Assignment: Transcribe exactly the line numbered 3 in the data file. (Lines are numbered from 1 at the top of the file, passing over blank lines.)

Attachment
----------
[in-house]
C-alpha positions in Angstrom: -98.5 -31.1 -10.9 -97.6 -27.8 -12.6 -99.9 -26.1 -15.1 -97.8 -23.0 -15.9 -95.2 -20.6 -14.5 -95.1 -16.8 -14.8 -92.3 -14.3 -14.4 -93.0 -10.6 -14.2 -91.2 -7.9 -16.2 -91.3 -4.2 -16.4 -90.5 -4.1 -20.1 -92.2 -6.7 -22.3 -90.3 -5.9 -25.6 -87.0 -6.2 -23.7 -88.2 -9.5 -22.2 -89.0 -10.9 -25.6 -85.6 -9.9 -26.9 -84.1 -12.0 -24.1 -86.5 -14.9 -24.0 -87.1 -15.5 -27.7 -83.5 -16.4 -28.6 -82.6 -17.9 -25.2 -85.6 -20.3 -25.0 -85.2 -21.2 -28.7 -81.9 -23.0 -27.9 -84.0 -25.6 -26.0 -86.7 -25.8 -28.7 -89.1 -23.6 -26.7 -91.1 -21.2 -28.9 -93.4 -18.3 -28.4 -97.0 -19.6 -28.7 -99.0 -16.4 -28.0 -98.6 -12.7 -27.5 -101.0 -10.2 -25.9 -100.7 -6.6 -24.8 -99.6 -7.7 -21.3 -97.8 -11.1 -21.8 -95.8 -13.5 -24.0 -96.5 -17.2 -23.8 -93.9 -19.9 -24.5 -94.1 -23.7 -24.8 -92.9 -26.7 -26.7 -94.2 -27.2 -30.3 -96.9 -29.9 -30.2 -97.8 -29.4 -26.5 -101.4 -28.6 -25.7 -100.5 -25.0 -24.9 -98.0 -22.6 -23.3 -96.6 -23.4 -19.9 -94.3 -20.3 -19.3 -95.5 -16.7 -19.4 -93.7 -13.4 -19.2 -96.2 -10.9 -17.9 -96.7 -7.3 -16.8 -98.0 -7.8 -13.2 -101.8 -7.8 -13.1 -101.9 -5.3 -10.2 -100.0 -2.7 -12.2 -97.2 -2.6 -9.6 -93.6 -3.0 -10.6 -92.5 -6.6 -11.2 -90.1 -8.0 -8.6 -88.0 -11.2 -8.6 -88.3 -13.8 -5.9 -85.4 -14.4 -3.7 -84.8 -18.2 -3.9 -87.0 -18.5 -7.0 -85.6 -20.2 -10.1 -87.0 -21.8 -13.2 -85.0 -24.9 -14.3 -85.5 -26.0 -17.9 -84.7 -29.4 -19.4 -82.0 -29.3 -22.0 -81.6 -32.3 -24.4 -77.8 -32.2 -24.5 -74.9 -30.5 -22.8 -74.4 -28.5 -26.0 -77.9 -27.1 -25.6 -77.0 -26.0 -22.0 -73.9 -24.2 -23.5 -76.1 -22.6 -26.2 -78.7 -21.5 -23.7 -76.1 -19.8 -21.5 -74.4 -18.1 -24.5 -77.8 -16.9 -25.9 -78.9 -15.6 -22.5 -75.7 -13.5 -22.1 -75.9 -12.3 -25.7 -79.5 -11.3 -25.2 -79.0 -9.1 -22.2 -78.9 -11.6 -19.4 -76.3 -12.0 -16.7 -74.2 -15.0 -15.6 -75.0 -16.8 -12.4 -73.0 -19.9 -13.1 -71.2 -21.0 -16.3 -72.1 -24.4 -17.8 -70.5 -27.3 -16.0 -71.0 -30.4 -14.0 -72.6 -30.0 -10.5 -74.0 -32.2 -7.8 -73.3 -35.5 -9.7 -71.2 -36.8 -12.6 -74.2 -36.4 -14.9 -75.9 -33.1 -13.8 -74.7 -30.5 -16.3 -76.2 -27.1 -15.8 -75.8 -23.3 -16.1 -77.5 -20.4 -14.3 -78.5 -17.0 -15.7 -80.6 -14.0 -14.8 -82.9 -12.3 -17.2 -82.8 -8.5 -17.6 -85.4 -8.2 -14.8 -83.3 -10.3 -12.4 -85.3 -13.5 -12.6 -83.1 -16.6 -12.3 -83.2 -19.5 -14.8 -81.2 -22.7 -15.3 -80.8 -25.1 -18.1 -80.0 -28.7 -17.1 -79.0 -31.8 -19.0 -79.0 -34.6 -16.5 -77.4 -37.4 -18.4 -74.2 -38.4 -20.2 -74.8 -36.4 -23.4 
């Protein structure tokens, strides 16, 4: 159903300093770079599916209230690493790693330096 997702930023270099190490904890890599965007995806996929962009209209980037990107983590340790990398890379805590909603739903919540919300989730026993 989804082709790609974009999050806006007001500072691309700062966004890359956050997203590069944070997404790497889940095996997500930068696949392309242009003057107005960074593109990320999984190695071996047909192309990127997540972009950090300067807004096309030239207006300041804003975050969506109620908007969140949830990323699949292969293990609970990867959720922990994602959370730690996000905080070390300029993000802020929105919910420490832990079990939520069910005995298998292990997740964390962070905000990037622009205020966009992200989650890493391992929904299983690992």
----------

């Protein structure tokens, strides 16, 4: 159903300093770079599916209230690493790693330096 997702930023270099190490904890890599965007995806996929962009209209980037990107983590340790990398890379805590909603739903919540919300989730026993 989804082709790609974009999050806006007001500072691309700062966004890359956050997203590069944070997404790497889940095996997500930068696949392309242009003057107005960074593109990320999984190695071996047909192309990127997540972009950090300067807004096309030239207006300041804003975050969506109620908007969140949830990323699949292969293990609970990867959720922990994602959370730690996000905080070390300029993000802020929105919910420490832990079990939520069910005995298998292990997740964390962070905000990037622009205020966009992200989650890493391992929904299983690992």